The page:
Tape cassette and booklet.
|Statement||Speakers A. Briggs [and] J.F.C. Harrison|
|Series||Sussex Tapes history series 2 -- HA 6|
|Contributions||Harrison, J. F. C. 1921-|
|The Physical Object|
: Chartism After The Working Class and the Politics of Radical Education (1) (Chartist Studies series) (): Flett, Keith: BooksFormat: Paperback. The development of independent working-class radical education and politics in England from the year of revolutions, , to the passage of the Education Act is examined in this chronological analysis of the Chartist : The breaking and making of radical education and ideas in the late s Beyond Chartism: radical education and radical politics in the later s The politics of radical education in the s: 'really useful knowledge' and the Education Act Conclusion. Series Title: Chartist studies series, no. 6. Responsibility: Keith. The Elementary Education Act created school boards for those parts of England and Wales in that there were insufficient school places for working class children. These boards possessed power to enforce the attendance of their pupils. Ten years later this power became a duty that devolved also on the school attendance committee, a.
Chartism after the working class and the politics of radical education Flett, Keith Taking Richard Johnson's analysis as a starting point, this book examines the independent working-class radical education and politics in England from the year of the revolutions, , to the passage of the Education Act in The Education Act of has long been seen as a milestone in educational development, but recent commentators have stressed that it brought neither free nor compulsory education, and its importance has thus tended to be diminished rather than increased. After a series of acts shored up, but did not radically modify, the voluntary school system. The Industrial Schools Acts of , and ; the Reformatory Schools Acts of , and and the Education of Pauper Children Act of all helped local authorities to tackle the problem of the education of the 'residuum', the class the voluntary schools had neglected. When . The Education Act of , which acknowledged and codified for the first time a Crown responsibility for elementary schools, was a watershed in the provision of universal instruction. Even this advance had been hotly contested, and it would be another twenty years before (almost) all British children benefited from a primary school education.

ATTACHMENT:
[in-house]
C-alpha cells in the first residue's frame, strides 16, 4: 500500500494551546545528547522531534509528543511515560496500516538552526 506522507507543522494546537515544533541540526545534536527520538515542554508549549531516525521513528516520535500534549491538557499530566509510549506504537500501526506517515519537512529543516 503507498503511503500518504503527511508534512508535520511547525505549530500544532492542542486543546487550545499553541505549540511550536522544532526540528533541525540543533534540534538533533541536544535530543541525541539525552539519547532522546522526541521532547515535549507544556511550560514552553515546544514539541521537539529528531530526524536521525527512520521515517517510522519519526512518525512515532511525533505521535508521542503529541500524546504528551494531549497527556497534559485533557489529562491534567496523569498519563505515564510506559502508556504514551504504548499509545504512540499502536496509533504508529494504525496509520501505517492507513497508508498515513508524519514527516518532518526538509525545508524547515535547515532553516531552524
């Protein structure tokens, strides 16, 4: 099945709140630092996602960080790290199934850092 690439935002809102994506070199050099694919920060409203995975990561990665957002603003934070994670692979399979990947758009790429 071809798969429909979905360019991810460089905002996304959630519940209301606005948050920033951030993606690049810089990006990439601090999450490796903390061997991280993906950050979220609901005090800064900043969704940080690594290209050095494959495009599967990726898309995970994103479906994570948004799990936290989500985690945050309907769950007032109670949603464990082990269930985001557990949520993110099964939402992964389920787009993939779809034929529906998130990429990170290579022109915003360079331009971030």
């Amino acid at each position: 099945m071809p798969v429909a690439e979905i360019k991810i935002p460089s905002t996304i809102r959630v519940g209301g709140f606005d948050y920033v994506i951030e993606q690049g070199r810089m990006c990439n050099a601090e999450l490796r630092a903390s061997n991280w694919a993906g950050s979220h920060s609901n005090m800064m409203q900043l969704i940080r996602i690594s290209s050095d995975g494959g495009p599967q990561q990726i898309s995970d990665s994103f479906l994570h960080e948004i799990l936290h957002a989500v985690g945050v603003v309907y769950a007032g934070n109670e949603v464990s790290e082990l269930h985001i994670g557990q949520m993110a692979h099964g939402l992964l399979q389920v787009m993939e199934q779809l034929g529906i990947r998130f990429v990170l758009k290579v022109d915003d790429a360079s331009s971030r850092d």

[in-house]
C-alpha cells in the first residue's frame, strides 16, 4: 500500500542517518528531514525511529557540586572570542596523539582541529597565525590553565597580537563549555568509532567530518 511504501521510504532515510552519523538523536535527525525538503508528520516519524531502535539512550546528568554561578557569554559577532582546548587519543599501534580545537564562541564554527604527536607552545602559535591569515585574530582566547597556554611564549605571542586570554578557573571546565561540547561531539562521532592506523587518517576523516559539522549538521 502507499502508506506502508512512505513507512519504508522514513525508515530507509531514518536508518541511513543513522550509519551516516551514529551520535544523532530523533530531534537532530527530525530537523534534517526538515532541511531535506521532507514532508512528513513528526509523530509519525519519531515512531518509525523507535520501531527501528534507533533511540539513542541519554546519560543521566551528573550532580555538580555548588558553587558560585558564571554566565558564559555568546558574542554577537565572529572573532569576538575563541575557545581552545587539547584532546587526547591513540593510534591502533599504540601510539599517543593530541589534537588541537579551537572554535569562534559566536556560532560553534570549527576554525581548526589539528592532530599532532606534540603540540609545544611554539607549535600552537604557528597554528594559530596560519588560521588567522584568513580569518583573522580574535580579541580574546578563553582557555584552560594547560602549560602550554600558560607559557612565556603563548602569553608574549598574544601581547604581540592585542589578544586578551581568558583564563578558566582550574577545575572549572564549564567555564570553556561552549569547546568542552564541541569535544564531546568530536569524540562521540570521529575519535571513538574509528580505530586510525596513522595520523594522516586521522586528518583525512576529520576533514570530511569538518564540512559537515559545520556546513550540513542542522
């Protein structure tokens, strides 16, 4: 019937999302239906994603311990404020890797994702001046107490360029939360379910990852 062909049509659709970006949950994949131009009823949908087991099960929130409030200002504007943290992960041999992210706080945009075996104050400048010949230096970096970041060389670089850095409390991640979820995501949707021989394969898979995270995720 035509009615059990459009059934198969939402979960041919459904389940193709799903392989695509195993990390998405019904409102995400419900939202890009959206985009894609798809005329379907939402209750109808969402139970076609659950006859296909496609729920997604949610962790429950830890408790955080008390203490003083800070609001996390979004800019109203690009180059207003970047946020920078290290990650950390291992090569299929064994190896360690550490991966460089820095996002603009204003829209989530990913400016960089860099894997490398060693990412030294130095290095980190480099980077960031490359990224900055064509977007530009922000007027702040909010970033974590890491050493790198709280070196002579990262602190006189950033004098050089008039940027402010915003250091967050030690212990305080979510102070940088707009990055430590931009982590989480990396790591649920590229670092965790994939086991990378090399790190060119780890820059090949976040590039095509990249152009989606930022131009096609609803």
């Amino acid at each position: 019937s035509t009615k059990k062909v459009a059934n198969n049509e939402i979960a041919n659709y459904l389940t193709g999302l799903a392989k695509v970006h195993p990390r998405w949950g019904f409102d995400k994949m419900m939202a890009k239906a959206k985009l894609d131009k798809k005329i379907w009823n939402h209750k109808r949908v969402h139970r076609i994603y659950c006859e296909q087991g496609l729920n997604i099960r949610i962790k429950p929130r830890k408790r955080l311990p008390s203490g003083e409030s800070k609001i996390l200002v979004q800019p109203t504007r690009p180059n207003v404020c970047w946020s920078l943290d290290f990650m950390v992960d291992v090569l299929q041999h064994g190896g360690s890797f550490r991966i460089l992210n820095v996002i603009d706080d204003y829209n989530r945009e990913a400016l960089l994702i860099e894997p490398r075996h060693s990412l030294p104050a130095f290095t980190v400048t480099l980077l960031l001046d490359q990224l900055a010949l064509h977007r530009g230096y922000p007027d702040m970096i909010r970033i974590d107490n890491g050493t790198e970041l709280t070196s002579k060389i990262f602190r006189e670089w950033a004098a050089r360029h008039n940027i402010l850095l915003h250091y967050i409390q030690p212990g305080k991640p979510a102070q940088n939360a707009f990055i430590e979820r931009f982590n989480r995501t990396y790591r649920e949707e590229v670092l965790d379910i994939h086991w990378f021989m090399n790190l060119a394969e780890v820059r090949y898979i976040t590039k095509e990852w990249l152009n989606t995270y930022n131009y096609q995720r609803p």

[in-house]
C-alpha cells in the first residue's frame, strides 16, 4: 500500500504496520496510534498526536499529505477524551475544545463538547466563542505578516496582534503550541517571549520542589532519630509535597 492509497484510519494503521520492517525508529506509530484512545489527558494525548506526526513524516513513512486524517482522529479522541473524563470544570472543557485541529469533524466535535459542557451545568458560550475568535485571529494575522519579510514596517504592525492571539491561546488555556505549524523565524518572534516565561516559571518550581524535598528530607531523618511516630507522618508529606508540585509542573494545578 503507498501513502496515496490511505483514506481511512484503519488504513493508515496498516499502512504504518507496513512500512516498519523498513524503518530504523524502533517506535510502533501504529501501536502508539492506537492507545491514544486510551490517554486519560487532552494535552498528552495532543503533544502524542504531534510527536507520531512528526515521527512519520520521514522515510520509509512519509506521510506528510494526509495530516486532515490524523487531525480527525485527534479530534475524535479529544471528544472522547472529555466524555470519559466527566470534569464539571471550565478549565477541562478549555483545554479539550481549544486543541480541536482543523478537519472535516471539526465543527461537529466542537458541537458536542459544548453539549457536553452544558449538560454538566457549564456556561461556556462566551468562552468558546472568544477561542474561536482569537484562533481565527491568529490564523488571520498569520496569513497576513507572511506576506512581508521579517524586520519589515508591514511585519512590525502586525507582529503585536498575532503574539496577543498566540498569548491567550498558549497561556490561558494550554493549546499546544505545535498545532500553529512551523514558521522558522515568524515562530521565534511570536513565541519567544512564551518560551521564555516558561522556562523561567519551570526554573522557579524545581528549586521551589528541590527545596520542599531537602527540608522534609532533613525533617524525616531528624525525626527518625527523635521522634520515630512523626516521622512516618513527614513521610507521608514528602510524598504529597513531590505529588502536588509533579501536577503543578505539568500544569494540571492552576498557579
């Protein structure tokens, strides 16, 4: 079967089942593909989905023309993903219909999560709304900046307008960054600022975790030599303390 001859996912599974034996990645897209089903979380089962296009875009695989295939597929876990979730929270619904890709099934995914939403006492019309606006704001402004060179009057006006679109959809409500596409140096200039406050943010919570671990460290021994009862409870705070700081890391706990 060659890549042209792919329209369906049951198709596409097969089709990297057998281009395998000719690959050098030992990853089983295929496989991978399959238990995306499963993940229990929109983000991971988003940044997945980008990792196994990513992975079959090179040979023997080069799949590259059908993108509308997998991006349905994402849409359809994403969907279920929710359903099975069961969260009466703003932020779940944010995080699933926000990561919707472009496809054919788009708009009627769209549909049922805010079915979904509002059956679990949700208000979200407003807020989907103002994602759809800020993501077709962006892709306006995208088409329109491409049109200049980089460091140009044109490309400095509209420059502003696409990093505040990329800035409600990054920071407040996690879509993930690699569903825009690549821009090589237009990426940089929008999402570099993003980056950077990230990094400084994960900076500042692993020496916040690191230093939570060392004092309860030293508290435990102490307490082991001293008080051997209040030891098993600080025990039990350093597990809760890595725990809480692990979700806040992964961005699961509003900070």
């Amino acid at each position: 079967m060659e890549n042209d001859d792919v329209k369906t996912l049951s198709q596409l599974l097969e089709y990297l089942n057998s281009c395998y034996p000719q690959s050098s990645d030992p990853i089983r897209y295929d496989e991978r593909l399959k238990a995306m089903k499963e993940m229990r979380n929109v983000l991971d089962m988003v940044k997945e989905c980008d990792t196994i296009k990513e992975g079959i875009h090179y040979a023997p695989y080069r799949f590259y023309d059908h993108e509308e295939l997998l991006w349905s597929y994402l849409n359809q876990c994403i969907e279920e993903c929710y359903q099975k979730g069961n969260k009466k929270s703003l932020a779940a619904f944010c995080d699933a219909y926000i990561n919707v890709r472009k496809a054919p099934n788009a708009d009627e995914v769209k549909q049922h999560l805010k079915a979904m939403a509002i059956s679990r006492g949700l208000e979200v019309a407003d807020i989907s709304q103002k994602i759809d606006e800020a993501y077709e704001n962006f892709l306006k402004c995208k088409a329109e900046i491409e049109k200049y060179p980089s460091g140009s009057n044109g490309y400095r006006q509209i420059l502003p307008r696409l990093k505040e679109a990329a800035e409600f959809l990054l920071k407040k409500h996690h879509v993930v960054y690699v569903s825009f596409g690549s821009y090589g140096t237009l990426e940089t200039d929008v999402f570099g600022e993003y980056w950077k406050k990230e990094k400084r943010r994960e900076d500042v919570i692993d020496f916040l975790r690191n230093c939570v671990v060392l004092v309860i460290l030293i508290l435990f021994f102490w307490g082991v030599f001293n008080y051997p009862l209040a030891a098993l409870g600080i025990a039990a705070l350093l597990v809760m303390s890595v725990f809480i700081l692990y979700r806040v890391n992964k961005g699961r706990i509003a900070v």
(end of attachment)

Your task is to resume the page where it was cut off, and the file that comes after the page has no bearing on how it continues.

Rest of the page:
The movement was born amid the economic depression of –38, when high unemployment and the effects of the Poor Law Amendment Act of were felt in all parts of Britain. Lovett’s charter provided a program acceptable to a heterogeneous working-class population. The movement swelled to national importance under the vigorous leadership of the Irishman Feargus Edward O’Connor, who. Chartism was a working class movement, which emerged in and was most active between and The aim of the Chartists was to gain political rights and influence for the working classes. Chartism got its name from the People’s Charter, that listed the six main aims of the movement. Chartism, workingmen's political reform movement in Great Britain, – It derived its name from the People's Charter, a document published in May, , that called for voting by ballot, universal male suffrage, annual Parliaments, equal electoral districts, no property qualifications for members of Parliament, and payment of members. Book. Synopsis of the Forster Education Act View images from this item (4) Information. Description. The Elementary Education Act of was the first of a number of acts of parliament passed between and to create compulsory education in England and Wales for children aged between five and It was known as The Forster Act.